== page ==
As embarrassing and costly as a big data breach might be for an organization, many security professionals will tell you such an incident can be good news in the long run for a business's risk posture. Sometimes even after numerous warnings from security and risk advisers, the only way for senior managers to sit up and pay attention to a set of risks is to have an incident from that risk detailed blow by blow in the business press.
"Once an organization has gone through all that pain, they're forever changed," said Lucas Zaichkowsky, an enterprise defense architect at AccessData. "Your whole outlook changes."
For all of the problems that breaches bring, they also present a learning opportunity and potential for developing better processes that improve the day-to-day effectiveness of IT security. But that growth can occur only if organizations spend the time to thoroughly analyze the event to find the fundamental risk factors that contributed to a compromise.
"If you haven't taken the time to figure out what's wrong in your program or your technology, then it's pretty natural that it's going to happen again," says Vinnie Liu, managing partner for security consulting firm Bishop Fox.
Unfortunately, some organizations today tend to engage in a type of whack-a-mole brand of incident response, responding to breaches and malware outbreaks only by cleaning up systems affected by the incidents but never delving into root causes, says James Phillippe, leader of threat and vulnerability services for the U.S. at Ernst & Young. Meanwhile, he says, "the root cause -- weak network controls, poor user education, weak policies, or perhaps improper architecture configurations -- will persist."
On the other end of the spectrum, many organizations recognize that they can't simply clean up systems after a breach and carry on as before. But because they react quickly without analyzing why things went wrong, they end up wasting a lot of money. And then they still end up breached again.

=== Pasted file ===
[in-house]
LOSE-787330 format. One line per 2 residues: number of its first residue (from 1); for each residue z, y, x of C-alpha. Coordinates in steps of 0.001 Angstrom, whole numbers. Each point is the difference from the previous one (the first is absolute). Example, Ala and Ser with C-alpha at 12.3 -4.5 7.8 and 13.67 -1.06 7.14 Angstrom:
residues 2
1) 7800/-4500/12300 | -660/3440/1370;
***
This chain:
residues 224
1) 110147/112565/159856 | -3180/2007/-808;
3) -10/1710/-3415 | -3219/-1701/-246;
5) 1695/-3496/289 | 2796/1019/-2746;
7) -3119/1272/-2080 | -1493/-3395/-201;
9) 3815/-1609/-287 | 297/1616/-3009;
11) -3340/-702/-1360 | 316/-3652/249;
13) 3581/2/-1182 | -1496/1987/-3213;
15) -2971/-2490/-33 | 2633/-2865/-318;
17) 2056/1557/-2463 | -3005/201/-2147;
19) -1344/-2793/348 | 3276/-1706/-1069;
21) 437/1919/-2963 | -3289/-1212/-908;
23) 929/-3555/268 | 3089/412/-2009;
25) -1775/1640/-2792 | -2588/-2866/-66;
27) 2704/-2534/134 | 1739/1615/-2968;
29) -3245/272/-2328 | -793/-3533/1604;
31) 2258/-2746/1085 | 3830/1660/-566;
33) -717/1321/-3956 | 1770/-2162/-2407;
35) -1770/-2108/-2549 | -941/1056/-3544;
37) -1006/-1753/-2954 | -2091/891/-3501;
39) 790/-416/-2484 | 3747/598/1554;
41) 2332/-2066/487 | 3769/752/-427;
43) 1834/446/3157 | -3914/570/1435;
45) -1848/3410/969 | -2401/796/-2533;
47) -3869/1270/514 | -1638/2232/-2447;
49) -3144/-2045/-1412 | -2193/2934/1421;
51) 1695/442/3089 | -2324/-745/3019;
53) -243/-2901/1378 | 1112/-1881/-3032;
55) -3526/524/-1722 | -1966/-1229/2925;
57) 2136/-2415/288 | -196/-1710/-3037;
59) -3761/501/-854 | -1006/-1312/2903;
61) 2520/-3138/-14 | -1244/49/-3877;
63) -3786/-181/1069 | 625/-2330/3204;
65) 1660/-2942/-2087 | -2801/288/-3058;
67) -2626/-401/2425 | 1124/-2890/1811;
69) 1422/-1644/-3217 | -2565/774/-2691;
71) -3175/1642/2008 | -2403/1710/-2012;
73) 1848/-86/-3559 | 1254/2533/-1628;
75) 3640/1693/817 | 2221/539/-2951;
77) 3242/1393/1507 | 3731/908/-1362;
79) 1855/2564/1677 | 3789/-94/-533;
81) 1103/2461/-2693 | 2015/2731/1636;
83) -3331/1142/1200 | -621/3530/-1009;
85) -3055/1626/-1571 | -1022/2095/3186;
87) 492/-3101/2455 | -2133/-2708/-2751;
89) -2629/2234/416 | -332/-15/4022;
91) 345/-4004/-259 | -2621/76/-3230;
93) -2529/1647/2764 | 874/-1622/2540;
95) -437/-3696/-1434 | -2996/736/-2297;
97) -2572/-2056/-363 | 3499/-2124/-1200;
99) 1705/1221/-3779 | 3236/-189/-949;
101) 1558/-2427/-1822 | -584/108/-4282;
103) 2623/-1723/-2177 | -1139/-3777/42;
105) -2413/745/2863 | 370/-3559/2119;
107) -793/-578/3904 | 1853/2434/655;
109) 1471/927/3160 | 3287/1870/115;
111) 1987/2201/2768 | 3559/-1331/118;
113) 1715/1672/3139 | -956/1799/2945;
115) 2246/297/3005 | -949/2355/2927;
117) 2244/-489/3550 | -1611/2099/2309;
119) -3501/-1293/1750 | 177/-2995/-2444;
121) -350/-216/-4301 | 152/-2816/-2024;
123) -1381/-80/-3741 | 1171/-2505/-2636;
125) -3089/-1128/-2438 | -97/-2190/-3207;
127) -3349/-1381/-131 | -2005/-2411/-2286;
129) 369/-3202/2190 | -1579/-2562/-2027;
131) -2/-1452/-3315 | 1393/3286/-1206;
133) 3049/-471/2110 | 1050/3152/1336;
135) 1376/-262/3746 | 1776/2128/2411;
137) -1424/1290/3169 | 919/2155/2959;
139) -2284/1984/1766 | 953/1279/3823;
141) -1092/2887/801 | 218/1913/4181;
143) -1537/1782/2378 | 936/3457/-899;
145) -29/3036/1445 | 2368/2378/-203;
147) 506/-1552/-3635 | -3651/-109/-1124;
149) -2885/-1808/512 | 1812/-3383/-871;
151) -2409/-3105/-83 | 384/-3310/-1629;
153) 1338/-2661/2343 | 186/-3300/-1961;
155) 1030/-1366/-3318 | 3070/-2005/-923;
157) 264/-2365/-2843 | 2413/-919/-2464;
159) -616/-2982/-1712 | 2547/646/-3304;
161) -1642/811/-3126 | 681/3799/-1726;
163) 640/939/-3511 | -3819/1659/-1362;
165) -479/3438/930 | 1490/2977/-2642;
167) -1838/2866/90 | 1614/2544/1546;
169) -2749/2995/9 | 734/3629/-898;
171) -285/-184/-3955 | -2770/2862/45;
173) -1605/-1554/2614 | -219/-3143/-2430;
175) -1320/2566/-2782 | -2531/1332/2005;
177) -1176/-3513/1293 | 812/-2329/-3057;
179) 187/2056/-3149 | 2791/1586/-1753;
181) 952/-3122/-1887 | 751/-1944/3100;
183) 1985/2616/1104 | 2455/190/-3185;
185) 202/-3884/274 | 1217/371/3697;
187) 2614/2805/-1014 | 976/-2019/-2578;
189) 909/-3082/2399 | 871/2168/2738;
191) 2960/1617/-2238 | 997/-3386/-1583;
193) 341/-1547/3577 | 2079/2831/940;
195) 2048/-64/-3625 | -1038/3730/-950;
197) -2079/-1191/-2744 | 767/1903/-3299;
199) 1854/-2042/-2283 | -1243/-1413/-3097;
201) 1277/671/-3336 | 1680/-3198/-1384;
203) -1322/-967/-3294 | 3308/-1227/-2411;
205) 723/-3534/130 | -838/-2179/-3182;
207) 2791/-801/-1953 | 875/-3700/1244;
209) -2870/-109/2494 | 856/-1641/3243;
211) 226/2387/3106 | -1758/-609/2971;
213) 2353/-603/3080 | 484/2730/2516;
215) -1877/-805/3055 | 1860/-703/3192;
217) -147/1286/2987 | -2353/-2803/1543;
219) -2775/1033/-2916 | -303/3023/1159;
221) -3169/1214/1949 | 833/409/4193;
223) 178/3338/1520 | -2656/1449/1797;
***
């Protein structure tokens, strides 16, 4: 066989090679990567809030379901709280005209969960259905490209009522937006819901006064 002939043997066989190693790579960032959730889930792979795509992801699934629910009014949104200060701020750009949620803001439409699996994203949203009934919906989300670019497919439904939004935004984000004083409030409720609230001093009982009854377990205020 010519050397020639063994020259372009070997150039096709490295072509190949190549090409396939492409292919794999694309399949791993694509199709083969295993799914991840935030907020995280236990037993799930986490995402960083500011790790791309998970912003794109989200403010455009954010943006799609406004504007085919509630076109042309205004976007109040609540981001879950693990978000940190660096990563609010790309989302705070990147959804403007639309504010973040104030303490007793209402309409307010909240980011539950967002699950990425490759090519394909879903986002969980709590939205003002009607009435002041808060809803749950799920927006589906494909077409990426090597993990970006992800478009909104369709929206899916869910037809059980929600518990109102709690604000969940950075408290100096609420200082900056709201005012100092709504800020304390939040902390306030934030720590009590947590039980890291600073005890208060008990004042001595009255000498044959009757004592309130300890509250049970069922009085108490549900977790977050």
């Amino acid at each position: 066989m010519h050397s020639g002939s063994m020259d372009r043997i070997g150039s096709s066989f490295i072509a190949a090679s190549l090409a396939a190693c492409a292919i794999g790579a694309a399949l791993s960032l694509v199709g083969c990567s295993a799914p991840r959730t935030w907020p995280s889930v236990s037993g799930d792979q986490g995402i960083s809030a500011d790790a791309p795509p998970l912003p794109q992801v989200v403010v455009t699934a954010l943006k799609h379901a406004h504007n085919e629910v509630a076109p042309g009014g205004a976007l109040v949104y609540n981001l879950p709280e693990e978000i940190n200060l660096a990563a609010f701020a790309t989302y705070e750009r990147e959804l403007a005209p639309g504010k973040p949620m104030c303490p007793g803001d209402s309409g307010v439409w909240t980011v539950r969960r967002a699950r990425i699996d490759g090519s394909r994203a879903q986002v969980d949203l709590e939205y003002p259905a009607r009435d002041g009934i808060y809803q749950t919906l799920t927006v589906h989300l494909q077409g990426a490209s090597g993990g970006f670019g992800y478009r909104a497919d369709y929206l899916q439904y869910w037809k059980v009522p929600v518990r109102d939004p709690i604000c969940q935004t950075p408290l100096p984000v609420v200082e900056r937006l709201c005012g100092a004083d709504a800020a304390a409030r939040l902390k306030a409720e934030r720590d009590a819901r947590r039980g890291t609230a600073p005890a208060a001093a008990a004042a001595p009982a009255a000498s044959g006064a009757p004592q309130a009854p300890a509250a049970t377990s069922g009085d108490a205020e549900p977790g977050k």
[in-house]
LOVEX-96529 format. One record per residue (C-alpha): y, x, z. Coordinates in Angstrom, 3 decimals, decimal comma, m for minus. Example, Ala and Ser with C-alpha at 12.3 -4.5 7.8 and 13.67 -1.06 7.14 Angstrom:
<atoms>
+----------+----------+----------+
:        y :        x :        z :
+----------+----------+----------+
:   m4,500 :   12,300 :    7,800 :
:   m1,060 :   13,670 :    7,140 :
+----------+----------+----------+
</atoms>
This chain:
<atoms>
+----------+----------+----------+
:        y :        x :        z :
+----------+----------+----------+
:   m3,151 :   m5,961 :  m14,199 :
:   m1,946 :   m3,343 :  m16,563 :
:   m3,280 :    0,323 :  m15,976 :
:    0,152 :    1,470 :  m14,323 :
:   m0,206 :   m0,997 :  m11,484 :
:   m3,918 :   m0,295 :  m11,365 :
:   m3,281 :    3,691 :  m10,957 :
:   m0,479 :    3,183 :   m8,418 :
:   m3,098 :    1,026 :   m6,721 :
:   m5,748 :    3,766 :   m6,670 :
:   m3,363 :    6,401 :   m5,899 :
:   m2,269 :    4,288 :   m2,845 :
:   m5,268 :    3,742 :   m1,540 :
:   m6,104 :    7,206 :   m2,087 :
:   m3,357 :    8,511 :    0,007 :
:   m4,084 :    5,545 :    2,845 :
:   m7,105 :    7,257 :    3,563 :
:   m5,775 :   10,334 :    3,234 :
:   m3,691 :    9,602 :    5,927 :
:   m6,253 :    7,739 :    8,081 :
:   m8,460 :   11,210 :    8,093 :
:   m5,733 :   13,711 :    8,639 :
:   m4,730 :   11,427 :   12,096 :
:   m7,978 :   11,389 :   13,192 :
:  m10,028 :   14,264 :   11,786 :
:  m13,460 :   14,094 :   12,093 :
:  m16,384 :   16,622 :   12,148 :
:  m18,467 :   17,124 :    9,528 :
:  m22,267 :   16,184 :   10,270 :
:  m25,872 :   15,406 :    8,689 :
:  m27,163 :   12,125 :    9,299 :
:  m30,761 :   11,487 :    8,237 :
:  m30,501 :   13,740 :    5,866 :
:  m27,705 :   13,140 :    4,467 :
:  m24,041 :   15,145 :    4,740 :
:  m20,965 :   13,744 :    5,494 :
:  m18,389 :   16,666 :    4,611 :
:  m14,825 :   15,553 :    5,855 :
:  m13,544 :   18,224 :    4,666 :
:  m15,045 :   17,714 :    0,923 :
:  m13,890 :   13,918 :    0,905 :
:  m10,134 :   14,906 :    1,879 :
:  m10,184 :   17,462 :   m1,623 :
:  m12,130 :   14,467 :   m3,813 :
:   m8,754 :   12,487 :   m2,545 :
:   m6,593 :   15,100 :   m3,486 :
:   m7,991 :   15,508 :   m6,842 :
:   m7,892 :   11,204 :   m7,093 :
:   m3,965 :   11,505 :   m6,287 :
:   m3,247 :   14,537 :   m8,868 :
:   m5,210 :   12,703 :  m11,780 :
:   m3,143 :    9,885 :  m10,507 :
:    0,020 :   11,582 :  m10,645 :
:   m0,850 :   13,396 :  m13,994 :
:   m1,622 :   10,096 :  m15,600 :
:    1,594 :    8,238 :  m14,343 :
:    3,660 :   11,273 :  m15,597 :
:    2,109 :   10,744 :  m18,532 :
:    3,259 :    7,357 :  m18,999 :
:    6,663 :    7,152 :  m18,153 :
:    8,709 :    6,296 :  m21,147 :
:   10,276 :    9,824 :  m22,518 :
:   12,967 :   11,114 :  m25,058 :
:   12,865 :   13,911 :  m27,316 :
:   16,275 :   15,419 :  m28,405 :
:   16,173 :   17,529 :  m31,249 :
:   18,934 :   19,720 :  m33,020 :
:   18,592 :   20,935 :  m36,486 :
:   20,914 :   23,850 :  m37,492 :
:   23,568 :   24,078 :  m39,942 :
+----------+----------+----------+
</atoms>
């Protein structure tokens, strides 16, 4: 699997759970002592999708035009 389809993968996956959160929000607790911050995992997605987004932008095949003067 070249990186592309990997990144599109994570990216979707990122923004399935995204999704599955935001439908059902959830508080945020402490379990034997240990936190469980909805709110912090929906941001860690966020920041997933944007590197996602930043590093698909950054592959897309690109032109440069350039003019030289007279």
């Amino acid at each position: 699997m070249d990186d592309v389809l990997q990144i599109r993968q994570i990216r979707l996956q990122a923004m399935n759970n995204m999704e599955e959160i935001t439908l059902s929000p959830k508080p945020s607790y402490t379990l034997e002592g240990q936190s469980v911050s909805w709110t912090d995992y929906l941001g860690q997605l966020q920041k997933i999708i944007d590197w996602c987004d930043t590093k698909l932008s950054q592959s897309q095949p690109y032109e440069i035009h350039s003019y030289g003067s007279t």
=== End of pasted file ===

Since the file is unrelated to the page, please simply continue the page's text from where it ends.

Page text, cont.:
"I think a lot of recidivism stems from the knee-jerk reactions," Liu says. "You see something wrong, you buy a bunch of tools, you drop them in place, and you think you're safe."
This is why leveraging a breach for more executive buy-in, budget, and meaningful change requires you to use that event "in a balanced manner, not in a panic attack," says Robert Stroud, international vice president of ISACA.
Once a thorough post-mortem is done, he recommends either using an existing risk model or developing a new one and running the operational and financial impacts of the breach outcome through that model to understand how that changes risk calculations. From there, an organization can more clearly understand if it needs to only change a few controls, or if it needs to make a major overhaul in security processes.
"More often than not, we see organizations go, 'Hey, we've got to do something about that, let's just do it,' and they start executing immediately," Stroud says. "Organizations will go without any assessment, and spend significant money on potential vulnerability without any understanding of the business impact or risk exposure, potentially costing their business significant money. It might be more money than the risk itself."
As the experts have explained, establishing the new normal following a breach is going to take post-mortem analysis, and it's also going to require changing risk models. But, more significantly, it is going to involve sustained investment. The cost of upping the security game is easy to overlook amid all of the more picayune line-items of breach response, but process improvement should be part of the overall response budget once a breach has come to light.
"People talk about overlooking the cost of credit monitoring, reporting, fees, and things like that," Liu says. "But from what we've seen, I think some of the biggest investments that have to be made over the long term following a breach is for changing process."